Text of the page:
Nike’s Incredibly Stupid “Kobe Bryant Jumps Car” Commercial

Nike’s Incredibly Stupid “Kobe Bryant Jumps Car” Commercial


I really don’t know what to say to this. It’s wrong for so many reasons, not the least of which is the suggestion that shoes can help you jump a car (WTF?).

Yes, Kobe says “do not try this at home,” but come on people…what does Nike take us for? Behind every piece of advertising is a message and this one is about the shoe’s performance.

They even released this thing on Kobe Bryant’s own website, which should give you an indication that they want people to think it’s real.

And who knows, it very well might be, but either way it’s dumb and dangerous and Nike should take it down immediately.

The consensus in the comments section seems to be that I’m dumb for embedding the video, and I think it’s fair criticism because this does get more people to watch it. However, the reason I did this is to show people how this video is grossly irresponsible. And yes, there’s another way to handle this, but I’m not really a big fan of blogs that link to YouTube so I have to leave their site in order to watch something. To me, that’s why things are embeddable.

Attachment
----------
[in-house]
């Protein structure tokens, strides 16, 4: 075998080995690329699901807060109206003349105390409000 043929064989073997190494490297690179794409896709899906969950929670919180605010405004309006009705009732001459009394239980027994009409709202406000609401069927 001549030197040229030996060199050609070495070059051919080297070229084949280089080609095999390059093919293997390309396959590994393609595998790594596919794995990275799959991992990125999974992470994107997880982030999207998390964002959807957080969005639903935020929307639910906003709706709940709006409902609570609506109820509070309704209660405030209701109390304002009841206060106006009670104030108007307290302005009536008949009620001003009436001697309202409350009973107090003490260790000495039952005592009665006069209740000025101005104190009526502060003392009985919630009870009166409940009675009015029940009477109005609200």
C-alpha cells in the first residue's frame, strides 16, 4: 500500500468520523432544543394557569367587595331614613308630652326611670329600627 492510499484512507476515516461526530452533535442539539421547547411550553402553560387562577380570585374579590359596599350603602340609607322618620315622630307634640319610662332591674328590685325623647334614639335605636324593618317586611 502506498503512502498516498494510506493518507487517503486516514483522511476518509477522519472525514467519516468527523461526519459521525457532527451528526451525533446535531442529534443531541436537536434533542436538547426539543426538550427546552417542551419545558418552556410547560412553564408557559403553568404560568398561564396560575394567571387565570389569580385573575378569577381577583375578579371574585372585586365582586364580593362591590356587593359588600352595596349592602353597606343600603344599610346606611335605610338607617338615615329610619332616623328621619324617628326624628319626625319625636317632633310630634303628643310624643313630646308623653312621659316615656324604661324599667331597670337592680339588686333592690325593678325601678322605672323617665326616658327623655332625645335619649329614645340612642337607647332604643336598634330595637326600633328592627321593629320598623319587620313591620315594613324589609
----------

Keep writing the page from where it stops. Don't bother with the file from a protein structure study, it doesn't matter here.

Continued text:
Getting back to the main point, yes, I’m outraged that Nike is taking a clearly dangerous trick and using it to sell shoes. Let’s remember that jumping cars is not a sport, so Nike is selling a dare here, not just performance.

Moreover, marketing should never be responsible for one broken nose, or busted jaw or fractured skull. Not one. And yet I’m sure we all know it’s going to happen as a result. So while they may not be legally responsible when bad things happen to people who emulate this ad, from a marketing ethics point-of-view they’re guilty as hell.

Call this post unwarranted outrage if you want, but I’m sticking by it and I think the reasoning is pretty straightforward.

DigitalPodcast shares similar sentiments…

The problem will come when the first stupid person decides to try it themselves to show off. The first broken neck, paralyzed or dead kid will make Kobe and Nike look incredibly irresponsible. I would not be surprised if they get sued and it becomes a big mess.